Chevrolet S-10 EV
|Chevrolet S-10 Electric|
Chevrolet S-10 Electric
|Body and chassis|
|Class||Compact pick-up truck|
|Body style||Pick-up truck|
|Layout||Transverse front-engine, front-wheel drive|
|Electric motor||85 kW (114 hp), AC induction motor|
|Transmission||1-speed fixed gear|
|Plug-in charging||6.6 kW off-board Magne Charge inductive charger|
|Wheelbase||108.3 in (2,751 mm)|
|Height||62.4 in (1,585 mm)|
The Chevrolet S-10 Electric was an American electric-powered vehicle built by Chevrolet. It was introduced in 1997, updated in 1998, and then discontinued. It was an OEM BEV variant of Chevrolet's S-10 pickup truck. The S-10 Electric was solely powered by electricity, and was marketed primarily to utility fleet customers.
General Motors started with a regular-cab, short-box (6-foot (180 cm) bed) S-10 pickup, with a base-level trim package plus a half-tonneau cover. In place of a typical inline four cylinder or V-6 internal combustion engine, the Electric S-10 EV was equipped with an 85-kilowatt (114 hp) three-phase, liquid-cooled AC induction motor, based on GM's EV1 electric coupe. The EV1 had a 100 kW motor; GM reduced the S-10EV's motor because of the additional weight and drag of the truck so as not to overstress the batteries.
Other than the reduced motor size, most of the EV1 power electronics were carried over directly to the S-10 EV, which mandated that the Electric S-10 use a front-wheel-drive configuration, unlike the rear-wheel-drive setup of the standard S-10, and in the competing Ford Ranger EV.
Similar to the Gen 1 EV1's, there were lead acid battery and nickel–metal hydride battery options. The 1997 Chevrolet S-10 EV used a lead acid battery pack. Manufactured by Delco Electronics, the 1,400 lb (635 kg) pack consisted of 27 batteries, with one being designated as an "auxiliary" cell. These reportedly offered 16.2 kilowatt-hours for propulsion. In 1998, an Ovonic nickel–metal hydride battery (NiMH) pack was also available; these batteries were lighter (1,043 lb (473 kg)) and had a combined 29 kilowatt-hours of storage for a longer range. NiMH also has longer life but costs more than the lead acid option. The battery pack was located between the frame rails, beneath the pickup bed. On all battery types, a passive battery monitoring and management system was used; this meant that excess energy was wasted from cells with a higher charge, while the remainder of the cells reach the same state of charge.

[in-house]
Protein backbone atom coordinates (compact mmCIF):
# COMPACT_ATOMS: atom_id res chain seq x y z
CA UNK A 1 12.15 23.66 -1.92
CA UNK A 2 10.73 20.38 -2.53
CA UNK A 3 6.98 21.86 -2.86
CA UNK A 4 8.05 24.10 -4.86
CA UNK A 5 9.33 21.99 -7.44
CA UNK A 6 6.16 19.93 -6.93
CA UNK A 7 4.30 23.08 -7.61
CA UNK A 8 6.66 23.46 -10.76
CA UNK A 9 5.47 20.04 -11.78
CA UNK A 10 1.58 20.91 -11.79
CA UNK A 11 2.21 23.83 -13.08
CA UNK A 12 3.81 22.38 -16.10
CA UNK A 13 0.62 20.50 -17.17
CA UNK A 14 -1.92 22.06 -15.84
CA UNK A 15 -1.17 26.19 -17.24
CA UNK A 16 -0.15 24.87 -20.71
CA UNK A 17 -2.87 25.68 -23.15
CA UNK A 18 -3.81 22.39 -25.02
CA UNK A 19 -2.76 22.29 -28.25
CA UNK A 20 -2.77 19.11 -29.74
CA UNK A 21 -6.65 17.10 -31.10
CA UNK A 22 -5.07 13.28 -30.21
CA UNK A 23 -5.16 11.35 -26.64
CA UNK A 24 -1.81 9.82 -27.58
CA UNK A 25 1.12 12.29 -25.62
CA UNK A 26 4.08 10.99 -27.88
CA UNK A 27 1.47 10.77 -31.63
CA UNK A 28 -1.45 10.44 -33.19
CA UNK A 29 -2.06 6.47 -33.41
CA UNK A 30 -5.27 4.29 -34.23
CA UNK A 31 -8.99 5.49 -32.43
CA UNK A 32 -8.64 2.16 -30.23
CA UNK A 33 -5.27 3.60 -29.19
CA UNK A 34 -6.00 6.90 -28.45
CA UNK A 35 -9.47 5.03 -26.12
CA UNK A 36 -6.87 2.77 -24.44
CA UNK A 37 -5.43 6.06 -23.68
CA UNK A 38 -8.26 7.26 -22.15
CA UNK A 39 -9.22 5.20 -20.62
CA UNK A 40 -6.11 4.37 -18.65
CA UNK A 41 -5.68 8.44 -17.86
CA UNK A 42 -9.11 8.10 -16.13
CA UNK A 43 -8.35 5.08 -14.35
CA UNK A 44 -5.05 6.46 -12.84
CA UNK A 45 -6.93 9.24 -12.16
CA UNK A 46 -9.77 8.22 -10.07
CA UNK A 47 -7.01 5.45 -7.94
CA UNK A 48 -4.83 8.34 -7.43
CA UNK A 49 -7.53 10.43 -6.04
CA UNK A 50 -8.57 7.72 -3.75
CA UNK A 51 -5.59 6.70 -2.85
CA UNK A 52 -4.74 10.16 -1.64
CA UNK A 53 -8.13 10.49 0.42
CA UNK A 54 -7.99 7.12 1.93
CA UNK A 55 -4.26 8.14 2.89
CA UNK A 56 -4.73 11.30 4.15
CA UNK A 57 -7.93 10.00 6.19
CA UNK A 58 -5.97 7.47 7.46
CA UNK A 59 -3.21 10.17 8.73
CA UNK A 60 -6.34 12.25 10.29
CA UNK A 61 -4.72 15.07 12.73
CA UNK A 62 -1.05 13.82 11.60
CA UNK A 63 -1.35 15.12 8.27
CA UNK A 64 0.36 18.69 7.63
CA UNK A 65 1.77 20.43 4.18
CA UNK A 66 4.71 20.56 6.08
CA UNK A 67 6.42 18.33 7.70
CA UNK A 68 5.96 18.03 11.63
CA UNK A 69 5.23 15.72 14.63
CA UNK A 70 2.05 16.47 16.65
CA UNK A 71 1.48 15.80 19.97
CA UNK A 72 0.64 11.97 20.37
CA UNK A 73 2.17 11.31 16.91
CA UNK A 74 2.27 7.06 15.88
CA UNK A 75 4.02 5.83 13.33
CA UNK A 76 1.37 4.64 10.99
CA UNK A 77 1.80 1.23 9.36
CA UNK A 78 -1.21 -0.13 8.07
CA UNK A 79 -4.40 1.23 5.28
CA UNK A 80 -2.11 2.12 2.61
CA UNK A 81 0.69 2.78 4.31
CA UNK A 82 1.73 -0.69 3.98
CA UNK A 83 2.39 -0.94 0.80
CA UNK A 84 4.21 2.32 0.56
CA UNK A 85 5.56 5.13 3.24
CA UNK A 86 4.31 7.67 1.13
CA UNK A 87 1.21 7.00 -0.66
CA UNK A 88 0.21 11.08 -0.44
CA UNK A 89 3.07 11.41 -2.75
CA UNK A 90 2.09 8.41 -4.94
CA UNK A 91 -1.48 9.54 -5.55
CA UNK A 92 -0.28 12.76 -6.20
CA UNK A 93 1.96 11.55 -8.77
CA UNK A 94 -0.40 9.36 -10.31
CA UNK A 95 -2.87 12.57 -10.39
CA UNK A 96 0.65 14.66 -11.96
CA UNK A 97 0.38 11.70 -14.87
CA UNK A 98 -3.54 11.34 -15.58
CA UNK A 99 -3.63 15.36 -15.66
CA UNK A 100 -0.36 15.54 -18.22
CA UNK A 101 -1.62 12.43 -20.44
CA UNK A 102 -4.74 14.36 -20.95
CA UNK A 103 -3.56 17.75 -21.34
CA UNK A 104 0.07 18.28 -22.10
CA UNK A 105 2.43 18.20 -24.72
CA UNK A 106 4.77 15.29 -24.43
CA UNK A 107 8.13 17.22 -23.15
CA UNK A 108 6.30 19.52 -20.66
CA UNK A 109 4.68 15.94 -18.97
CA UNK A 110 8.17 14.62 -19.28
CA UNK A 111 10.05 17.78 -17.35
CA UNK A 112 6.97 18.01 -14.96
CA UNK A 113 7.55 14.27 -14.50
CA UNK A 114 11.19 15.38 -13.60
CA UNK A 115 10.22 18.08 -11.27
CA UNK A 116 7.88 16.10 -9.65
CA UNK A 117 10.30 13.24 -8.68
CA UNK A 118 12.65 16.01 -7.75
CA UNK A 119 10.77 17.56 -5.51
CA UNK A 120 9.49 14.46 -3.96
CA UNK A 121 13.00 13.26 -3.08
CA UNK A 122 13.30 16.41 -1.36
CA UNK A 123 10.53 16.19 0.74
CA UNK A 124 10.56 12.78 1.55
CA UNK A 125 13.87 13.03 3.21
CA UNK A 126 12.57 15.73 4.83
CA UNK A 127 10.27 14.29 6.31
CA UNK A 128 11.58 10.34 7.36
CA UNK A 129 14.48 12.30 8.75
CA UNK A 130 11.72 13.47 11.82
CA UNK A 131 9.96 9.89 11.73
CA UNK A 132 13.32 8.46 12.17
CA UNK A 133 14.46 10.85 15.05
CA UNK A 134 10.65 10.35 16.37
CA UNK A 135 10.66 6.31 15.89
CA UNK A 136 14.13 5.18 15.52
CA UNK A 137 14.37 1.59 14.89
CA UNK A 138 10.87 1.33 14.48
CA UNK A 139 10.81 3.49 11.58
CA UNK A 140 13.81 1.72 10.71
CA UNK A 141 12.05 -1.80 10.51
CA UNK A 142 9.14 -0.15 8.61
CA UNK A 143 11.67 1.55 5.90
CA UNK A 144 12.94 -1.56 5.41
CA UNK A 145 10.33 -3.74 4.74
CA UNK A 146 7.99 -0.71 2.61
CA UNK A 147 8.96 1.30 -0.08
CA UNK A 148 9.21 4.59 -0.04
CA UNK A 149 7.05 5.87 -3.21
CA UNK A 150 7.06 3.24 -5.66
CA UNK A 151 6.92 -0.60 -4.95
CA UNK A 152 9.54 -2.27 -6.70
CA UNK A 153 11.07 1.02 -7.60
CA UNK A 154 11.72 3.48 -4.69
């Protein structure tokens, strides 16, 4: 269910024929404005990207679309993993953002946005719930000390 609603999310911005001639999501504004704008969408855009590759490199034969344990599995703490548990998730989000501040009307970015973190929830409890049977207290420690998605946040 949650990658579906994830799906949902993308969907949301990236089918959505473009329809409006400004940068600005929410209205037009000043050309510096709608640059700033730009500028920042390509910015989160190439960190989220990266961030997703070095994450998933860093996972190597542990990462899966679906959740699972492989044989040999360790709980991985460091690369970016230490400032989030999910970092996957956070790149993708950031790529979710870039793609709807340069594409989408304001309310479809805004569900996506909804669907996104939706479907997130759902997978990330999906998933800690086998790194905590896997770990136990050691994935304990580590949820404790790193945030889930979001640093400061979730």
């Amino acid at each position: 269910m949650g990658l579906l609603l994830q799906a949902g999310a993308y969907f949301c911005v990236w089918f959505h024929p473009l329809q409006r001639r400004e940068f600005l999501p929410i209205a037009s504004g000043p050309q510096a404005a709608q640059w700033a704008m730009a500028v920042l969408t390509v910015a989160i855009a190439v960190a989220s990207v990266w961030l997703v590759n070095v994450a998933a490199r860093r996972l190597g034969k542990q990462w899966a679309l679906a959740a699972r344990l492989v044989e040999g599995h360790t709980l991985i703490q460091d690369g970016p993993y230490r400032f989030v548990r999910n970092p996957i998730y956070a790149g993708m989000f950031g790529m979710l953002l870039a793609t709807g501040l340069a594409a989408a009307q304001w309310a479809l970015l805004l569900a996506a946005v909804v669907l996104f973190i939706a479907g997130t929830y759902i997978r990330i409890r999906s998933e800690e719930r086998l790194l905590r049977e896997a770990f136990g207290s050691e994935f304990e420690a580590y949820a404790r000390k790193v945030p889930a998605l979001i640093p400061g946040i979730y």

The S-10 EV charges using the Magne Charger, produced by the General Motors subsidiary Delco Electronics. The inductive charging paddle is the model J1773 or the 'large' paddle. The small paddle can also be used with an adapter to properly seat it. The standard charger is a 220 V 30 A (6.6 kW); there is also a 110 V 15 A 'convenience' charger, and a high-power fast-charge version. The vehicle's charging port is accessed by flipping the front license plate frame downwards. The system is designed to be safe even when used in the rain.
Depending on the load and driving conditions the range can vary greatly: For the 1997 model with lead-acid battery pack, city range was 45.5 miles (73.2 km); the mixed city/highway range was 47 miles (76 km); the highway range was 60 miles (97 km) if operating constantly at 45 mph (72 km/h) or less. The acceleration time (0 to 50 mph) was listed as 13.5 seconds (at 50 percent battery charge - the published literature stated that acceleration time was "even less" when the truck had a full charge).
The performance is much better for the 1998 model year with the nickel–metal hydride battery, at an approximately 90-mile (140 km) range and an acceleration time of 10.9 seconds at 50% charge.
- 1997 MY GM S10 EV lead acid: 29.2 kWh/100 miles 
- 1998 MY GM S10 EV lead acid: 45 kWh/100 miles (city driving), and 41 kWh/100 miles (highway driving, with maximum speed 45 mph or less).
- 1998 MY GM S10 EV NiMH: 94 kWh/100 miles (city driving), and 86 kWh/100 miles (highway driving, with maximum speed 45 mph or less).